Information About Pearls...

Commonly known as cultured pearls grown in the Pinctada fukata oyster mainly in Japan. In the early 1890?s Mikimoto discovered how to insert a nucleus into the oyster and leaving it for 3 years the oyster would grow a thick coating of nacre. Nowadays the pearl is left in the oyster for varying lengths of time giving many different grades i.e. 9 months - very poor covering, 18 months ? good covering & longer for top quality pearls

Grown in the Iketcho mussel in freshwater lakes, originally in Japan and now a large percentage in China along with other Asian countries. Pearls are produced by implanting pieces of mantle tissue from a mussel rather than a solid nucleus. This tissue dissolves as the pearl grows and becomes solid nacre. A large number of pearls are grown in each mussel at one time. They grow in pastel shades of lavender, pink and apricot - black coloured pearls are treated to make them dark in colour. The old style pearls were rice shaped but now they are grown in potato, button, rounds and in more recent times unusual shapes.

Grown in Pinctada margaritifera oyster (black lipped oyster). Mainly grown in Tahiti and the Cook Islands. Colour ranges from greenish/black to light grey and are usually 8.5mm to 15mm in size.

Grown in Pinctada maxima oyster mainly in North West Australia. Pearls are generally white and are 10mm and larger. Silvery pearls grow in Silver lipped oysters and golden pearls in Gold lipped oysters

Grown in ?Haliotis Iris? a NZ abalone which is a single shell mollusc. Blue pearls are formed by inserting a seed beneath the mantle tissue. Currently only mabe pearls can be grown as paua eject spherical beads inserted into their living space. It is a very delicate operation as paua are haemophiliacs. Blue pearls are grown only in NZ.

Note - All of the above pearls are cultured pearls as they are initiated by man then the oyster or mussel does the rest.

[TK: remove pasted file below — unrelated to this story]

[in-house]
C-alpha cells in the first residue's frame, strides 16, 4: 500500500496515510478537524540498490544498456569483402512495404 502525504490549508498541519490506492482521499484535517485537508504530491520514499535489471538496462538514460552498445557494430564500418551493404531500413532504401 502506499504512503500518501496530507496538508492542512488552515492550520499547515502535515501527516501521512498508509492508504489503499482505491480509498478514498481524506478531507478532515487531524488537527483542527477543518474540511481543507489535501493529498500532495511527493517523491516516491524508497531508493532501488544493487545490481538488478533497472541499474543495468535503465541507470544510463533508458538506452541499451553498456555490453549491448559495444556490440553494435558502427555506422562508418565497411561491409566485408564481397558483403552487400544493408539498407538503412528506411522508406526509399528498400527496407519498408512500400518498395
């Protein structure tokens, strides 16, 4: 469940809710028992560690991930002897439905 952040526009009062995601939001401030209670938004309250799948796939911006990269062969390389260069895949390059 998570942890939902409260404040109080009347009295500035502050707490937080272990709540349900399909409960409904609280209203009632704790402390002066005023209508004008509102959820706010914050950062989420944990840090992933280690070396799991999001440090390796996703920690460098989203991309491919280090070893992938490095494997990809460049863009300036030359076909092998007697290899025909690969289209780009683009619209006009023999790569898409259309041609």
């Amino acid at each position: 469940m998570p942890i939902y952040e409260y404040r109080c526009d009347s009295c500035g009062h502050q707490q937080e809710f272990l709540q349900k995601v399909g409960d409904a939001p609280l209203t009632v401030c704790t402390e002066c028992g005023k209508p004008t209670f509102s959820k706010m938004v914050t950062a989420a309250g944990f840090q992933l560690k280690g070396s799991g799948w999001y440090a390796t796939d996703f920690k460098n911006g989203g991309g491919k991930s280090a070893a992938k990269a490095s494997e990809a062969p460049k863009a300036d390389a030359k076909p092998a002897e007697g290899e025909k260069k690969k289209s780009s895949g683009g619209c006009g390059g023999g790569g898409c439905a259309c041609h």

All pearls that are not cultured are simulated pearls. However the main ones in recent years are shell based which have the same nucleus as cultured pearls but are covered with a manmade coating.

Pearls can be tested very easily to tell if they are cultured (all types) or simulated. Rub 2 pearls together. If they have a gritty feel they are cultured and if they are very smooth they are simulated. The old way of rubbing them on teeth is not very desirable (though it does work) for several reasons:
1. does not look good in front of a customer
2. not hygenic as pearls may be dirty
3. does not work if person testing has false teeth!!

• All cultured and simulated pearls are affected by cosmetics, hair spray and perfume. They will dull and/or damage the nacre or coating.
• Pearls should be restrung regularly ? maybe every 2 years if worn often to keep them in good condition (looking beautiful)
• Pearls should not be worn or immersed in water as moisture may get in where they have been drilled and cause damage. Water can also damage the thread.

1. Check if pearls are cultured. If so, count the pearls and write the number of pearls on repair packet. (If in doubt, count them).
2. Check if clasp is in working order. If new clasp is needed give as many details as possible as to what is required i.e. plated or 9ct etc.
3. Pearls that are dirty will be cleaned so new thread will not be made dirty when rethreaded.
4. If necklace is to be shortened please supply length required instead of number of beads to remove as length may vary due to different size knots etc.
5. Bracelet length average is 19cm but everyone has a different size wrist so it always pays to check.
6. Multi strands. Even if only one row is broken all rows should be rethreaded as the other rows will be in the same condition.
7. On most occasions a necklace that is broken will need rethreading and cannot be rejoined.
8. When a necklace is unknotted and the customer wants it knotted they should be made aware that this will add length. If there is a desired length it should be written on the packet so that the customer does not end up with a necklace too long for them.
9. Price lists are supplied so the cost of a repair can be given to customer if required. A quote should only be needed if repair is an unusual job.